Tuesday, October 30, 2007
Austin Boyd's The Return ~ Reviewed
Paperback: 491 pages
Publisher: Navpress Publishing Group (July 13, 2007)
Back Cover Copy:
Is seeing believing?
With nothing left for him on Earth, Rear Admiral John Wells didn't hesitate to lead a third NASA team to Mars, but he never dreamed that one day they'd look out their laboratory module into the lights of a slow-moving vehicle no their own. In the third installment fo the Mars Hill Classified series, life on Mars becomes increasingly more unpredictable as the past collides with the future, and nothing, not even the dead, is as it seems.
Meanwhile, back on Earth, the fate of hundreds, including John Wells' family -- presumed dead these last six years -- rests precariously in the hands of Malcolm Raines, self-proclaimed Guardian of the Mother Seed and Principal Cleric of Saint Michael's Remnant, and his insidious plans for the Father Race.
Wells will find himself in a race against time an all odds to expose the truth: about Mars, about Malcolm Rains, and, if he's very brave, about himself.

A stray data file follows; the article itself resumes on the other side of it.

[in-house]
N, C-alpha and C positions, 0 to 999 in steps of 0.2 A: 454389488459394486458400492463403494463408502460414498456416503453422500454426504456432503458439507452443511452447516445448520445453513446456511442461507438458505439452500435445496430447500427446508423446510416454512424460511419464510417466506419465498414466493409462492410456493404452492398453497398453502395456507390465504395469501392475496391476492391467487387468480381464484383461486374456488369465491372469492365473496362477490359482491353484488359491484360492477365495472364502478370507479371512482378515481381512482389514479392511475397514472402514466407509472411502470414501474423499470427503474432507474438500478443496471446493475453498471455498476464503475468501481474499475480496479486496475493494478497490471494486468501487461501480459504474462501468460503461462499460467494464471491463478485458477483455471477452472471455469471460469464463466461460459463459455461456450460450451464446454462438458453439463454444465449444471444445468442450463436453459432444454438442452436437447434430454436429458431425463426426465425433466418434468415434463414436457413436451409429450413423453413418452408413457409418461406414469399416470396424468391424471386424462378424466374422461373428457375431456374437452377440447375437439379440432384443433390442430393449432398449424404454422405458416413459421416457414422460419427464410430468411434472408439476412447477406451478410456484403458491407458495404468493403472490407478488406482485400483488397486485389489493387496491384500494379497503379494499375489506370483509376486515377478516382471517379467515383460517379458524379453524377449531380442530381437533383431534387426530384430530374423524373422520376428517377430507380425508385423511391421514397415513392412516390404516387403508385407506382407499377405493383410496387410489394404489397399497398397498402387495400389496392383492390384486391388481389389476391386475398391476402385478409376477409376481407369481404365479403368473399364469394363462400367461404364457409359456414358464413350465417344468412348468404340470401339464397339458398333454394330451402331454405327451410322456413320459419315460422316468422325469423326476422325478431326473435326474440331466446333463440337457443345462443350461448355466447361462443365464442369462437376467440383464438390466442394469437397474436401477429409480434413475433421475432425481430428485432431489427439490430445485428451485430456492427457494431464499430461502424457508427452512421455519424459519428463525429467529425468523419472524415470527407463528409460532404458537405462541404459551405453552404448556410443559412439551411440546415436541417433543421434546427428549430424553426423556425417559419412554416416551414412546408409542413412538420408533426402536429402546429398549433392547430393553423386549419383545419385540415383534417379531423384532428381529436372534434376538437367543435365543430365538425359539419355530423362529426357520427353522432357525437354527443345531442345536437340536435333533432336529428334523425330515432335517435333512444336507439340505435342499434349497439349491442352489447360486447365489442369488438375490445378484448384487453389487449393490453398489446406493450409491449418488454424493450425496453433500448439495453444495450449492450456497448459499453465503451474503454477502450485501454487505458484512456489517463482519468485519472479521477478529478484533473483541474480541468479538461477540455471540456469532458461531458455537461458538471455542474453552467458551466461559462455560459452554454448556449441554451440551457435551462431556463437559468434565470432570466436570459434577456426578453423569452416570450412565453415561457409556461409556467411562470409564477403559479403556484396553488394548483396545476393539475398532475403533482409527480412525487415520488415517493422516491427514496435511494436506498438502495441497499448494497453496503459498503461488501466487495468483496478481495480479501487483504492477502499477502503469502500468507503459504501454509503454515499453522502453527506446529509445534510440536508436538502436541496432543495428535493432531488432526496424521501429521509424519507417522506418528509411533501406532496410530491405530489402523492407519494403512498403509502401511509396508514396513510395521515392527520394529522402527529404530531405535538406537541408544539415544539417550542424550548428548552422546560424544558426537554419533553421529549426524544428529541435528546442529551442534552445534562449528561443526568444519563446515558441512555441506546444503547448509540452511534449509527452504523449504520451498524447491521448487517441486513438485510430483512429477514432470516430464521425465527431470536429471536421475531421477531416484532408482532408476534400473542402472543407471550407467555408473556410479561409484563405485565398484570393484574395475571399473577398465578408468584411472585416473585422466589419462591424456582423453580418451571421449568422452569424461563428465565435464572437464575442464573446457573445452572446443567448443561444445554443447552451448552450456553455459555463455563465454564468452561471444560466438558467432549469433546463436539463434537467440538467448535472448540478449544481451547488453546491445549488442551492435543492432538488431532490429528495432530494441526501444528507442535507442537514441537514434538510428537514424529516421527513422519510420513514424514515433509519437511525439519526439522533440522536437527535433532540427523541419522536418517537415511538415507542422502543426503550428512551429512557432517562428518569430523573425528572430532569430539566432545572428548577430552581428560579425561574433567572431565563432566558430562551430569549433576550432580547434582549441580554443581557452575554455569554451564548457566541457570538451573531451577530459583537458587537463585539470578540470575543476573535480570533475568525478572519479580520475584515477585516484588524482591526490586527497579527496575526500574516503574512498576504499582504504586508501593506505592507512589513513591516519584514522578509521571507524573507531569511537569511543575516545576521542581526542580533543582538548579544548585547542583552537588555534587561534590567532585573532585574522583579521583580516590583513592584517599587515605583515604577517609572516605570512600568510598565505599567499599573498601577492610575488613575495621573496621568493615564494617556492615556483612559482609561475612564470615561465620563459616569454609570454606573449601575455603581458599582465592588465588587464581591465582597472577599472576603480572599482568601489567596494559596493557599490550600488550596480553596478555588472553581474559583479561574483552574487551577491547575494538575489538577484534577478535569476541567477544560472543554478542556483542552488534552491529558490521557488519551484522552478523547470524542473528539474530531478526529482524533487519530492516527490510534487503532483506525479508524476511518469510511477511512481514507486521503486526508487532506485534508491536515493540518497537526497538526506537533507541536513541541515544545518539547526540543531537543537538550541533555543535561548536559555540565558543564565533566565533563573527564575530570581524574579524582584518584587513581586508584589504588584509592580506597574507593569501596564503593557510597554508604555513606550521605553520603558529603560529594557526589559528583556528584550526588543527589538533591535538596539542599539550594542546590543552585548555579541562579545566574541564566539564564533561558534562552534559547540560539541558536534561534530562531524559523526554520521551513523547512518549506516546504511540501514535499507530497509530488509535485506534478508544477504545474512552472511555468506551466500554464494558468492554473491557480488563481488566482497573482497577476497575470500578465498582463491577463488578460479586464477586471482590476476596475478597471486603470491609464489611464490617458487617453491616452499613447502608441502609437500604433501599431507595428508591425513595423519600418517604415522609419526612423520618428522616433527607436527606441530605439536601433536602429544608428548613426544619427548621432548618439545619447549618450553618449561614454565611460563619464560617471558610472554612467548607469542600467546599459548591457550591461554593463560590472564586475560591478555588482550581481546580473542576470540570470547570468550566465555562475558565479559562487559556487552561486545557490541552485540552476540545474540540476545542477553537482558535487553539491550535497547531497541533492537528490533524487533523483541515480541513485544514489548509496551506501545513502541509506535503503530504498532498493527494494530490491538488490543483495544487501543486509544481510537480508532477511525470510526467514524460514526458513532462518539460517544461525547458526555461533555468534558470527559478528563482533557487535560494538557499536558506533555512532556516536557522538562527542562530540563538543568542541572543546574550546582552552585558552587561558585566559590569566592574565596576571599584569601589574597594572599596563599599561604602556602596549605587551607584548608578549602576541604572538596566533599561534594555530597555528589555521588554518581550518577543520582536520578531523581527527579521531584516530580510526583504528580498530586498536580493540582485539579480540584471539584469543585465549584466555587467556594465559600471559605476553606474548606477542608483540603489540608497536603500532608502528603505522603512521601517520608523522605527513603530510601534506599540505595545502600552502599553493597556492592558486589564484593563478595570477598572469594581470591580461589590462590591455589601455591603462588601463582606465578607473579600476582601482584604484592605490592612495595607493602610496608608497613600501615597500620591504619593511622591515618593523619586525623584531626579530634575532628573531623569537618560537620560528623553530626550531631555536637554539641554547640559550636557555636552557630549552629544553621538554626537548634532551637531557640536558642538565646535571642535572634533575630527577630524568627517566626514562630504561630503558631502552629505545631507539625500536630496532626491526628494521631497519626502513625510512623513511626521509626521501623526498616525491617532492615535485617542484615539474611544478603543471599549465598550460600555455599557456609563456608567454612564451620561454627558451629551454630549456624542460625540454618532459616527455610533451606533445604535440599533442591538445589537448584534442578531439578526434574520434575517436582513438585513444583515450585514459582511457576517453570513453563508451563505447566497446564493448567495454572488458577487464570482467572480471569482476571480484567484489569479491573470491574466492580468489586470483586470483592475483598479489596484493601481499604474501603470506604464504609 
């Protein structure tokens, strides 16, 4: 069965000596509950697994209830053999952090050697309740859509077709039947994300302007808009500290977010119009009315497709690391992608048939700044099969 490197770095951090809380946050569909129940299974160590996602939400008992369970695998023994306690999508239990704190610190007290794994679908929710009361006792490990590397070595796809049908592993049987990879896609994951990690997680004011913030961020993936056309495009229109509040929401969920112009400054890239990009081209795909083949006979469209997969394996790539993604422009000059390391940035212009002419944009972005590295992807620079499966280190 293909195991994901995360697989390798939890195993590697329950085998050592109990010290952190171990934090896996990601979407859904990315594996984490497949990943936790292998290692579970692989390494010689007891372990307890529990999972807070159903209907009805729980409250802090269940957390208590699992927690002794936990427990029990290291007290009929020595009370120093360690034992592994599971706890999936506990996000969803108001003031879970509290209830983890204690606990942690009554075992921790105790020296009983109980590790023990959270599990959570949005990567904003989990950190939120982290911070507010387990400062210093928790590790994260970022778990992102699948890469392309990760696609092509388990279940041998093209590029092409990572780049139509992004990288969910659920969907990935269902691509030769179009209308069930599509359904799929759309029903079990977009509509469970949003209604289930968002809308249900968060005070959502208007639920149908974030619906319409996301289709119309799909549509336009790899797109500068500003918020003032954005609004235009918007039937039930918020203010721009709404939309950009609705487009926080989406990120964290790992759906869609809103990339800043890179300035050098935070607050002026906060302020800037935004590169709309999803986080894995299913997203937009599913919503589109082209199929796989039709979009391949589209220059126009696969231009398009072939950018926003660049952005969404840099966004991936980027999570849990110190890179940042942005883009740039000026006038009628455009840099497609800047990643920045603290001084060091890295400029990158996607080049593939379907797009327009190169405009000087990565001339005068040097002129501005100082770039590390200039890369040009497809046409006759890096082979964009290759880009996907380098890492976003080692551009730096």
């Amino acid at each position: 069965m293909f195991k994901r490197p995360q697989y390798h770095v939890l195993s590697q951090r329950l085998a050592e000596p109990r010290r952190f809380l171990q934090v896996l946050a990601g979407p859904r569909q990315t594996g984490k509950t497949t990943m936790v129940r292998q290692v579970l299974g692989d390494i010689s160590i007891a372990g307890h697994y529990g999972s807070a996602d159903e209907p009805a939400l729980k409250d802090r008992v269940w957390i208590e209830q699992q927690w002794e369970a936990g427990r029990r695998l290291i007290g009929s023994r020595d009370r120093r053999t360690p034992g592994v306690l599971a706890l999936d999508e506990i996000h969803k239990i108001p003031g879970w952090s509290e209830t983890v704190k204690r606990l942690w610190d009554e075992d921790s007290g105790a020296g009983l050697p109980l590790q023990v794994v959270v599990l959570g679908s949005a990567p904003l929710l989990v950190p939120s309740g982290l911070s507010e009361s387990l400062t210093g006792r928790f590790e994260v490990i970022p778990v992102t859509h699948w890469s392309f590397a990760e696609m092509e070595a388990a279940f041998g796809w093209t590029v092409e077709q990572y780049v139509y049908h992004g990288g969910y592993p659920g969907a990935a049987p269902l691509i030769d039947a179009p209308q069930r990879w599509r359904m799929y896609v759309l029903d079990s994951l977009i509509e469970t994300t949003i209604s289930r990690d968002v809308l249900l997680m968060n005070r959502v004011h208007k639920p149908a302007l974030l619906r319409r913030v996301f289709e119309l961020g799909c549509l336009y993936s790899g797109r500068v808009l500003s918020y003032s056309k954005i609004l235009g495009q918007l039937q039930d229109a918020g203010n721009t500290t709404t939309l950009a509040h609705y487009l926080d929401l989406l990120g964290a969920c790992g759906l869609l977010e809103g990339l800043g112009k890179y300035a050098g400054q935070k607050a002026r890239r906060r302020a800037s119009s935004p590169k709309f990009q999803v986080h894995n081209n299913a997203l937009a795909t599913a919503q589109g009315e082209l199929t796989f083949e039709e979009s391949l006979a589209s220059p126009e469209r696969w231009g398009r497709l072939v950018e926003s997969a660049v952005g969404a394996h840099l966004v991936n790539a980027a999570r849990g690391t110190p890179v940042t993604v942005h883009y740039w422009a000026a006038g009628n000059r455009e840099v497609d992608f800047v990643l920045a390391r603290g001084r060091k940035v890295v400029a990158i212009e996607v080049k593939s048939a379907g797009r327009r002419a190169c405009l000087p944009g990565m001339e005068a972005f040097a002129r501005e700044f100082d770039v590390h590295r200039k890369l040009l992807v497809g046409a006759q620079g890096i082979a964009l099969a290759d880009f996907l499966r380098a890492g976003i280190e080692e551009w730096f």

I need to go on record here...I'm not a sci-fi lover. So when I picked up The Return, the next book on my stack not knowing what to expect and turned to the first scene set on Mars, date 2020, I nearly choked.
This novel is 460 pages long, give or take a few.
But, I had committed to reading the book and writing a review. And since I try to find good things to say in my reviews, I was a little concerned that I could find something good at all to praise.
Then I started reading.
Well done, Mr. Boyd. Boyd nails character, story and believability. I'll admit that there were a few techie spots that I skimmed. Seriously, details on titanium from Russia and DNA strands and windows for rocket launch do nothing for me. But I was seriously impressed with Boyd's skill with characterization, plotting and his solid and sometimes beautiful writing style. He takes the reader to Mars through the mind of a grieving astronaut and into the thoughts and heart of a confused fifteen year old girl, as well as another dozen or so characters throughout this novel.
After a few paragraphs I turned the book over and read all about Austin. Talk about a techie genius...Yikes. But a techie genius who writes poetry.
Not only has he mastered the basics, he has a great touch with realistic spirituality. Though Christian conversions happen within this novel, they are thoughtful and believable and lack the platitudes that have bothered those who complain about unrealistic pie-in-the-sky Christian fiction.
I'm not going to suggest that those who detest sci-fi run out and grab a copy. But I will suggest that anyone who likes a great story check further into Austin Boyd. Very, very impressed, Austin Boyd.
Reviewed by: Kelly Klepfer